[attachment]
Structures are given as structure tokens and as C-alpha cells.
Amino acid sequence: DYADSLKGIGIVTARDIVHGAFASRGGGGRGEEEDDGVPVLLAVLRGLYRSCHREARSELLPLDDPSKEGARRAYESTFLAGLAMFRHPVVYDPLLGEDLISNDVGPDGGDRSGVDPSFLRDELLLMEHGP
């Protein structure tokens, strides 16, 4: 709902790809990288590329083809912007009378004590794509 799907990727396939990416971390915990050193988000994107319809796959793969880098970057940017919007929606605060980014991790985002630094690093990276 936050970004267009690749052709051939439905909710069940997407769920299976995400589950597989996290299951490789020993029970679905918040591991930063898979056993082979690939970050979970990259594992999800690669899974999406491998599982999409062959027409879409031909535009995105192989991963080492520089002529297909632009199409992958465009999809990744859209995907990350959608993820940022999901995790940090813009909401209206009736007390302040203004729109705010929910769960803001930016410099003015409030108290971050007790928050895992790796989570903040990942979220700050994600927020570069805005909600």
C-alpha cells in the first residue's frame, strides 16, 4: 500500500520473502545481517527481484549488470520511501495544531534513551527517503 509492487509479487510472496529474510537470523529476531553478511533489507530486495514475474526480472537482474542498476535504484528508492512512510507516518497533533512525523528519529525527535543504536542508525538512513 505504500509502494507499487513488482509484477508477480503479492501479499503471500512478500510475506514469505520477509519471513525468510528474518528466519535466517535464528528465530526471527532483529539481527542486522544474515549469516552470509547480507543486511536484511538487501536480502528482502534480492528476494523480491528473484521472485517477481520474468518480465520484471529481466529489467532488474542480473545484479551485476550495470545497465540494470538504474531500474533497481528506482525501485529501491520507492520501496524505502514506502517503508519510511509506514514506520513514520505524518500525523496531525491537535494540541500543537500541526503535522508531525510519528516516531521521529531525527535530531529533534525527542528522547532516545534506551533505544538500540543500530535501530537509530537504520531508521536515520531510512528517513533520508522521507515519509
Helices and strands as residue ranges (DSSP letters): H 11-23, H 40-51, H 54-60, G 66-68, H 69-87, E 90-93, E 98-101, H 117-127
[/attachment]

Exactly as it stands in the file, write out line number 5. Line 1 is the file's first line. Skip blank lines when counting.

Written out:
Helices and strands as residue ranges (DSSP letters): H 11-23, H 40-51, H 54-60, G 66-68, H 69-87, E 90-93, E 98-101, H 117-127